Neonicotinoids Knocked Again

Earth Island Journal, Spring 2014 | Go to article overview

Neonicotinoids Knocked Again


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In 2012 we learned that a class of relatively new, nicotine-derived pesticides called neonicotinoids are linked to honeybee die-offs across the world. Now, European food safety experts are saying that two such pesticides may also affect human health and harm the brain development of unborn babies.

Scientists at the European Food Safety Authority (EFSA) have called for further limits on human exposure to the two chemicals, which are designed to attack the nervous system of insects. An EFSA statement released in December said experts had found that the pesticides "may adversely affect the development of neurons and brain structures associated with functions such as learning and memory" in humans and that "some current guidance levels for acceptable exposure may not be protective enough to safeguard against developmental neurotoxicity and should be reduced."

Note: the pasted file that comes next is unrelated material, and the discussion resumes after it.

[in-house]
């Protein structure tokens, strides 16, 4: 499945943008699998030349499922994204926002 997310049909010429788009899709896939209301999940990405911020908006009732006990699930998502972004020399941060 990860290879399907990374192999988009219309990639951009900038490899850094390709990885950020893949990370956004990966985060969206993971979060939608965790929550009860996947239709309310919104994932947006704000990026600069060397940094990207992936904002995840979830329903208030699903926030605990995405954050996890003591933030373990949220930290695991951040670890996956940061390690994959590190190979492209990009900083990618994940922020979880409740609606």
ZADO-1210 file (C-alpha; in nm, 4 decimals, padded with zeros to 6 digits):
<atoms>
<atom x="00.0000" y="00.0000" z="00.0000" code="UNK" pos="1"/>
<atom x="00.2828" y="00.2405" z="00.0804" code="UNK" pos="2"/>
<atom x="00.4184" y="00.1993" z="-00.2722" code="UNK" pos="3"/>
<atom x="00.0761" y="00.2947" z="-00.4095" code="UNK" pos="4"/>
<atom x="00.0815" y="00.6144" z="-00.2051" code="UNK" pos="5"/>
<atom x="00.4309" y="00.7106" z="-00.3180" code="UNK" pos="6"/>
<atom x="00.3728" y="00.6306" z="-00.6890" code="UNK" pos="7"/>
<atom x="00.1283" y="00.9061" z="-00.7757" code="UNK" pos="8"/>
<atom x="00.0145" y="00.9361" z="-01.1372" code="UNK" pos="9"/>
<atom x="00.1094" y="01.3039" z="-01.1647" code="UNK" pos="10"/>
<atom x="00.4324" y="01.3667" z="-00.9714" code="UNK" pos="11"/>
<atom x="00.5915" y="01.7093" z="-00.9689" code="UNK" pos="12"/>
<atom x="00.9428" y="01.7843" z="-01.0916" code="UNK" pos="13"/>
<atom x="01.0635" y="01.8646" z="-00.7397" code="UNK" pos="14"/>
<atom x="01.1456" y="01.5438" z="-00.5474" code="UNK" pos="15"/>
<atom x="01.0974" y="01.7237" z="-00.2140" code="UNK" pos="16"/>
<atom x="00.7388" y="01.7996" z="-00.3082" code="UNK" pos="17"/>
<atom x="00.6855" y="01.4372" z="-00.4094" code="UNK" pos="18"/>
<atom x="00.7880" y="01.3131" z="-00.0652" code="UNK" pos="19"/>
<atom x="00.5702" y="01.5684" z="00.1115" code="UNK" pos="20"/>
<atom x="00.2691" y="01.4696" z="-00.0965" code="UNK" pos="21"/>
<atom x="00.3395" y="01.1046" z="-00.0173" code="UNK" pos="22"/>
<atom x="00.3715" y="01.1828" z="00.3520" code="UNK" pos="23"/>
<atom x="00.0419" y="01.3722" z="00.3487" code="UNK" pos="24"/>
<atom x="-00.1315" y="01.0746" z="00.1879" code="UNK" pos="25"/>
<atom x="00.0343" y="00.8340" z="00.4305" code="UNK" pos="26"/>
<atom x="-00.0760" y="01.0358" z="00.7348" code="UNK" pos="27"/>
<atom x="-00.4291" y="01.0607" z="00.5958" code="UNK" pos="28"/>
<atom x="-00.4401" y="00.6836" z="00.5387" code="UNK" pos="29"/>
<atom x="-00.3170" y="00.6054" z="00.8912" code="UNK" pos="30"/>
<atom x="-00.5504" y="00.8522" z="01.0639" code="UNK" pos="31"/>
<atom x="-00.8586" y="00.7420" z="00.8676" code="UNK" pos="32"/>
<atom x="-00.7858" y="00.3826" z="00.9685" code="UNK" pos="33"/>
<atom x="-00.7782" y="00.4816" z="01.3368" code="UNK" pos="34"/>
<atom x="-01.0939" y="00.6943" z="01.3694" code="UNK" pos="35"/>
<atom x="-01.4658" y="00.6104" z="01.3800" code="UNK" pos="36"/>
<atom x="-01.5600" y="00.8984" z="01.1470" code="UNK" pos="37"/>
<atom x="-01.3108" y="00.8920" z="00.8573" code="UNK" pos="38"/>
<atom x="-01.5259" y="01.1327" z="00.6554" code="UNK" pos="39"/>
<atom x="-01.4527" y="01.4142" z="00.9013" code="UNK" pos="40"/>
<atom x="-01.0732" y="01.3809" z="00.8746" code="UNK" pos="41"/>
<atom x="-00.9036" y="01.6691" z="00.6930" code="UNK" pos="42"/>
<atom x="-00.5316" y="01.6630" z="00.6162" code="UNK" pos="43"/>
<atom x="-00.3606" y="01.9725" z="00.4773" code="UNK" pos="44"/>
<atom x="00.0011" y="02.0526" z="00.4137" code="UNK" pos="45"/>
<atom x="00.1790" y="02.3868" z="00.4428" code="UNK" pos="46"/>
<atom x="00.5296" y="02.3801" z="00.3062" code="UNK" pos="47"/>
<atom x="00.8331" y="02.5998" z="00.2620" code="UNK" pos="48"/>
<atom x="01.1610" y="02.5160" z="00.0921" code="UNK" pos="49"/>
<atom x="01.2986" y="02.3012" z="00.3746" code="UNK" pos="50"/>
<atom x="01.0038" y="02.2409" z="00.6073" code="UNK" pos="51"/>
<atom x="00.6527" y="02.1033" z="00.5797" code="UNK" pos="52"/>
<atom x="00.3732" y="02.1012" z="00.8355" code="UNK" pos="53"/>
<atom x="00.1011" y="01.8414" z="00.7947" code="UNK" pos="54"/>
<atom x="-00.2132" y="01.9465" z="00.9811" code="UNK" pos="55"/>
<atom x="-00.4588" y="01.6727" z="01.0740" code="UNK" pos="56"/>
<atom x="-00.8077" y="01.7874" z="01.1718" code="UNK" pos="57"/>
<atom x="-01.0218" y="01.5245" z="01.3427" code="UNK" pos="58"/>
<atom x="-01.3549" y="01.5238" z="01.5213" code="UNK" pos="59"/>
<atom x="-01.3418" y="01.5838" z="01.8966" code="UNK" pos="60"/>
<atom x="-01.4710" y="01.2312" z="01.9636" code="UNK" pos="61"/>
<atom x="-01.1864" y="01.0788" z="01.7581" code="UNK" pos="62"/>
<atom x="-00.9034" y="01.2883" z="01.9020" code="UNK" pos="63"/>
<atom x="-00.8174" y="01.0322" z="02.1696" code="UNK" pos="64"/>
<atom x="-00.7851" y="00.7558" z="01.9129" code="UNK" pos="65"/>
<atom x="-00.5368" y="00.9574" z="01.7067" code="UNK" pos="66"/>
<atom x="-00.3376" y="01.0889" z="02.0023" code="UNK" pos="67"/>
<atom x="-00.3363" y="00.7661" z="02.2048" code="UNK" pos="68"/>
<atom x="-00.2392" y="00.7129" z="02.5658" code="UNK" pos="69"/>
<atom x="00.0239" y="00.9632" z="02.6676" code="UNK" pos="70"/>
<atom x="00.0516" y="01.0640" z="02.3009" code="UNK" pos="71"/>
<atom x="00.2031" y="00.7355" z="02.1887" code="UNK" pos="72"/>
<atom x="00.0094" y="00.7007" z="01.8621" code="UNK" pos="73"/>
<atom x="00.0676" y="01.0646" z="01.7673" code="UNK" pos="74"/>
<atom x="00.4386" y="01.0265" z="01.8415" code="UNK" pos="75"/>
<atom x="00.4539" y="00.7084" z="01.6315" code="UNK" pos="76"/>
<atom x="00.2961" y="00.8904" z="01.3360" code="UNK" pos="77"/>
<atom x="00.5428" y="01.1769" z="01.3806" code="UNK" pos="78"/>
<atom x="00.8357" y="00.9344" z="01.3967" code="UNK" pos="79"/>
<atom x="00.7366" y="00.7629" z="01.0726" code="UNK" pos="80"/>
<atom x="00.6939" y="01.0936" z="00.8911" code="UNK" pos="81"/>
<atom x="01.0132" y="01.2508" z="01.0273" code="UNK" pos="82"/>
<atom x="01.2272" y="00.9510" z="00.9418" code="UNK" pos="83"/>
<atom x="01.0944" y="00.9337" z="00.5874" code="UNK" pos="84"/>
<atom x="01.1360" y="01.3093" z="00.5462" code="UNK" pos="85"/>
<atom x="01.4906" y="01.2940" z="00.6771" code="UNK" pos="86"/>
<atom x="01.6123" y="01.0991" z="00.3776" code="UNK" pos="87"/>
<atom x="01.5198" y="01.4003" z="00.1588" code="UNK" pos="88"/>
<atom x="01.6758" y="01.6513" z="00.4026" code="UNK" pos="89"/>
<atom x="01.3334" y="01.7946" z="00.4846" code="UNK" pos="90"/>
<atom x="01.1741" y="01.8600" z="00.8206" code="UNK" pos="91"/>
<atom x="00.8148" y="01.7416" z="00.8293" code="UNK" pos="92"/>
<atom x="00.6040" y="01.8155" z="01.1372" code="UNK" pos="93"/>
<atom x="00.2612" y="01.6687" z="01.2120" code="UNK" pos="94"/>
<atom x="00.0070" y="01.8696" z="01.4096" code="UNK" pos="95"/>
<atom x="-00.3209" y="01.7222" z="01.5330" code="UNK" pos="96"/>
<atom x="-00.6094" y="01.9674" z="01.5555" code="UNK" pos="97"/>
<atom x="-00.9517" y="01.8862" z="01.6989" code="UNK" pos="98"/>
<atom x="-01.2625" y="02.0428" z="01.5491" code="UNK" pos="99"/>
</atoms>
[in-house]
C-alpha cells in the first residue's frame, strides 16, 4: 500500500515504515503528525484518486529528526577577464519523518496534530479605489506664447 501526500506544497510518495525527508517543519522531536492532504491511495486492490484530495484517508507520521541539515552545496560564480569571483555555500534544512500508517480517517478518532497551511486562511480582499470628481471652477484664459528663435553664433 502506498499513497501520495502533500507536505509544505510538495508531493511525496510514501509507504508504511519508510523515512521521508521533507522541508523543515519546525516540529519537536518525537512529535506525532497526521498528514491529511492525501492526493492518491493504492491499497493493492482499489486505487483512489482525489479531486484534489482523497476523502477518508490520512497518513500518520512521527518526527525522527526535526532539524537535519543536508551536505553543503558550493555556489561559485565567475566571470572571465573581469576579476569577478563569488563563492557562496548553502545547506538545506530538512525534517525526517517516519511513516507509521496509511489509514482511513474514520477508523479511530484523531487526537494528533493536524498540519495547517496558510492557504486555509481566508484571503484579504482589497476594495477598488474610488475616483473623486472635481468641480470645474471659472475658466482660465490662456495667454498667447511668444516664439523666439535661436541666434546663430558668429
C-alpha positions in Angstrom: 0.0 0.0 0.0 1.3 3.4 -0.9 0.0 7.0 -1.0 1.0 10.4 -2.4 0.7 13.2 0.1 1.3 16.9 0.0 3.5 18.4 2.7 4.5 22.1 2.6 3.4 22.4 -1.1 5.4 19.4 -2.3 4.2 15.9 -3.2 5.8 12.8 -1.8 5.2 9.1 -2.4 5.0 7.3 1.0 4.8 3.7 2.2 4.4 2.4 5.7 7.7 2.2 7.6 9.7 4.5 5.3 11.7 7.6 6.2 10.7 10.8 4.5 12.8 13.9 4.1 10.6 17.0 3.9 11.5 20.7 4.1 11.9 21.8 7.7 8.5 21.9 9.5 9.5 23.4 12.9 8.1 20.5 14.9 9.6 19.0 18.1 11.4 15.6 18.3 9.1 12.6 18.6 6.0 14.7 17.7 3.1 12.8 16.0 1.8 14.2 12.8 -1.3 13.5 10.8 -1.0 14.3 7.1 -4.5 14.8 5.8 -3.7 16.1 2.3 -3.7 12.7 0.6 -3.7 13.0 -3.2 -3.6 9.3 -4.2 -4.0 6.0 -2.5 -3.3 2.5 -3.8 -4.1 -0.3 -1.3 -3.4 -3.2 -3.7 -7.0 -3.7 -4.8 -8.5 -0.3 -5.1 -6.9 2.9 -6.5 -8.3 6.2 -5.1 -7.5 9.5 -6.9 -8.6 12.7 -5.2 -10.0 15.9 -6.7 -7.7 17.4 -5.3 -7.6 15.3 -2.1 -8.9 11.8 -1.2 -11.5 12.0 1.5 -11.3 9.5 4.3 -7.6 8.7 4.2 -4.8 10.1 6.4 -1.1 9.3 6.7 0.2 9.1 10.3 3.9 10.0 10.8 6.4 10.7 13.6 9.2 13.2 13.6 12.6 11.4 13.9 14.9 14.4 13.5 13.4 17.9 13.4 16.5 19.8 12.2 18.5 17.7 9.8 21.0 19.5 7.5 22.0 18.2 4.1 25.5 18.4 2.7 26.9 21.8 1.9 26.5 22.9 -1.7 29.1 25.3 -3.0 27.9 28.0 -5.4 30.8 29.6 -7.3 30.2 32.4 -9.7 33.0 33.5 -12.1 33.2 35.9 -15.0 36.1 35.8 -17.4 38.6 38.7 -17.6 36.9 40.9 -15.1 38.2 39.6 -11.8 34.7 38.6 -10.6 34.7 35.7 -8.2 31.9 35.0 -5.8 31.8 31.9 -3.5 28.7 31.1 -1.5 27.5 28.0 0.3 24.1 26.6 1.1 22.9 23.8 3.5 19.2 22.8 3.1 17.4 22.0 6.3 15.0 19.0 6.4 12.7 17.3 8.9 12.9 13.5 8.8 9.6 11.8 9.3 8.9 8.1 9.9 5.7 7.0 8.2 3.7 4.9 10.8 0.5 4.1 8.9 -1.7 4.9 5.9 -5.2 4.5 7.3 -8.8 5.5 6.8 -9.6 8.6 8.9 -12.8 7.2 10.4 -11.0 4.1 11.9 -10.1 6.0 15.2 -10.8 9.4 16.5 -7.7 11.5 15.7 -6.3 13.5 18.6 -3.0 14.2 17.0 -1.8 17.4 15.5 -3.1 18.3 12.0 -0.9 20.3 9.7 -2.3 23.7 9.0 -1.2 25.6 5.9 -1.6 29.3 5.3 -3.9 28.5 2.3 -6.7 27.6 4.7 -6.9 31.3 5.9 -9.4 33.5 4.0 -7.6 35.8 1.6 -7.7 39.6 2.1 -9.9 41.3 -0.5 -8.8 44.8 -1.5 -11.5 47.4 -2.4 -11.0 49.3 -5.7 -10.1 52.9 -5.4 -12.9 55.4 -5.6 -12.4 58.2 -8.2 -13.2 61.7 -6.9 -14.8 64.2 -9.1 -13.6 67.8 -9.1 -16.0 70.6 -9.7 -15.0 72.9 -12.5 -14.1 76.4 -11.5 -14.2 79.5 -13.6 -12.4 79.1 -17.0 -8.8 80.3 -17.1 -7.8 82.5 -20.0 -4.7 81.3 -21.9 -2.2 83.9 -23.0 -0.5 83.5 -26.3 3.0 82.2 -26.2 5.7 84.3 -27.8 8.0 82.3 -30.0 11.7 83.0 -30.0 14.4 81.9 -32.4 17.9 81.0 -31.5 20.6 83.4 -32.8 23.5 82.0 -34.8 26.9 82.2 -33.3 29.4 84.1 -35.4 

EFSA cited a 2012 paper by a Tokyo-based team as shaping its thinking. That paper, published in PLOS ONE by Junko Kimura-Kuroda of the Tokyo Metropolitan Institute of Medical Science, found that one of the pesticides, imidacloprid--an insecticide widely used in agricultural and consumer goods--was associated with brain shrinkage and reduced activity in nerve signals in newborn rats. The other, acetamiprid, led to reduced weight and reaction times. EFSA said more work was needed to assess the risk to human health posed by neonicotinoids, but added that health concerns are legitimate.

Imidacloprid is among the three neonicotinoids that the European Union placed a temporary ban on in 2012 because of concerns they are harming pollinators. …

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